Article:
So the Tony Awards were Sunday, and though I never did get to put up my preview before the ceremony, there were several surprises this year as the Hollywood stars came in and pretty much picked up everything (though, to be fair, it was a weak season on Broadway from what I understand). Below, my breakdown:
- I wasn't too surprised that Memphis won Best Musical, since it was the most traditional musical of the bunch (and the only one with a completely original score). I, however, was kind of rooting for a Million Dollar Quartet upset, just for funsies.
- Best Play went to Red by John Logan who, after losing the Oscar races for his Gladiator and The Aviator screenplays, finally picked up a major writing award. I was surprised that Red ended up being the biggest winner of the night, though, since I thought that Best Play Revival winner Fences would clean up (the latter did win Best Actor in a Play for Denzel Washington, who's halfway to EGOT, and Best Actress in a Play for Viola Davis, who should be halfway to EGOT for her performace in Doubt two years ago). In fact, the only category Red was nominated for but didn't win was Best Actor in a Play, in which Alfred Molina was nominated. Which makes me sad, because once again Molina got ignored in favor of someone who emerged late in the race (think back to last year's Oscars, when Molina was a front-runner for Best Actor for An Education until Jeff Bridges showed up). Maybe one of these days his talent will finally be recognized.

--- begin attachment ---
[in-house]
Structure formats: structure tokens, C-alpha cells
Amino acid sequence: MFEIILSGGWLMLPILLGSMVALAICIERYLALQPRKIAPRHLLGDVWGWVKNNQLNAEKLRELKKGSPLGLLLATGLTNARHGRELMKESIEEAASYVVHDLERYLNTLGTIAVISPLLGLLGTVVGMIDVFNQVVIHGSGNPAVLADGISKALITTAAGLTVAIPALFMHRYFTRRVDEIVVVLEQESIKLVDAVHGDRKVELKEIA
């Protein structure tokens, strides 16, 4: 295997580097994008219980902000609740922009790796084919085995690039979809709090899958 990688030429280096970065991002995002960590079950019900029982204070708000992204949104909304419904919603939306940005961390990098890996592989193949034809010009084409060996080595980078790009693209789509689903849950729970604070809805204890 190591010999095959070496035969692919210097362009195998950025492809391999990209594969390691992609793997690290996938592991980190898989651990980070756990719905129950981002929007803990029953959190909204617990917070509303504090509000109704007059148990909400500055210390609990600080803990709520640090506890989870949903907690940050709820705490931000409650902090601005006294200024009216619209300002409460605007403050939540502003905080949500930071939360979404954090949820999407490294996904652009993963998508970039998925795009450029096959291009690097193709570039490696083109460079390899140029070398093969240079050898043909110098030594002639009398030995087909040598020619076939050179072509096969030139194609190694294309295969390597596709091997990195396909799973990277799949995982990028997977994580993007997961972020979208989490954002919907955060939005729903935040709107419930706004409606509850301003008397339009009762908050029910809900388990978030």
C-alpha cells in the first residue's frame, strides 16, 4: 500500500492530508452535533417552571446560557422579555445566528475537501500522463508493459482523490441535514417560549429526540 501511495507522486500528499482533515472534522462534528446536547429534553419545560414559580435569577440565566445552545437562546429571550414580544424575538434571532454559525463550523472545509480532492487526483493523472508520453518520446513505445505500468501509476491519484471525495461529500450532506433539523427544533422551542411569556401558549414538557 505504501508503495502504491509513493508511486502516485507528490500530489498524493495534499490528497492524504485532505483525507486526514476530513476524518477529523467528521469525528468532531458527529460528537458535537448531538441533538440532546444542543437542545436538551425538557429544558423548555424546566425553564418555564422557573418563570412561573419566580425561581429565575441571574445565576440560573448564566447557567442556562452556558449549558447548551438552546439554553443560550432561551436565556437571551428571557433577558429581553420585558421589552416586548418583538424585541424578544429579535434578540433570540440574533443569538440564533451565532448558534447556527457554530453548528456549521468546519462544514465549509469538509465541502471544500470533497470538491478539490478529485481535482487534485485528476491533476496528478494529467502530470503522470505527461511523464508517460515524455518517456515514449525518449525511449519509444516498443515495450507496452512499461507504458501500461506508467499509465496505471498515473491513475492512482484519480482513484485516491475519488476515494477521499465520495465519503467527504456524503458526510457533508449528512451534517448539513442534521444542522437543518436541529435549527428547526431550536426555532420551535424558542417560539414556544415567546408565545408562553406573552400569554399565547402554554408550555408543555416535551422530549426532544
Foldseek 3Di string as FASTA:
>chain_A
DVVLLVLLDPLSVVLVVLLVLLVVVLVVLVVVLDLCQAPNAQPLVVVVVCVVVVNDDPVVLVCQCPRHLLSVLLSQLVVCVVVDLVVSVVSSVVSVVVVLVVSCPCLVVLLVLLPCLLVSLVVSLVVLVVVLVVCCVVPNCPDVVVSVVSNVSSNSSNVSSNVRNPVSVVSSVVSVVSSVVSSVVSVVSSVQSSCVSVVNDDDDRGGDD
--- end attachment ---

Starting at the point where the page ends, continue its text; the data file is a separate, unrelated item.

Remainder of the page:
- Speaking of revivals, did you notice how revivals fared much better than originals this year? In the acting categories (plays and musicals), 22 of the 40 nominations came from revivals, and of the acting winners, only two were from an original show: Levi Kreis (Million Dollar Quartet) won Featured Actor in a Musical and Eddie Redmayne (Red) won Featured Actor in a Play. Like I said before, it was a down year.
- Also speaking of revivals, I was shocked by how little La Cage Aux Folles picked up. Despite 11 nominations, it only won three Tonys: Best Revival of a Musical, Best Actor in a Musical (Douglas Hodge), and Best Director of a Musical (Terry Johnson). I was certain it would own the night, but I guess not.
- Wasn't Sean Hayes a great host? It was kind of tacky to have him be a host when he was also a nominee, but he was so good I'm willing to forgive. He should do this more often.
- Jay-Z and Will Smith, producers of Fela!, were obviously uncomfortable throughout the whole ceremony. As much as I like them both, Broadway is not their arena.
What did you think of the broadcast? Did any of the wins surprise you? And, since I don't live in New York, can anyone vouch for any of these shows? My former roommate Josh says that Ragtime was amazing, but that's the only one that I have a first-hand account of.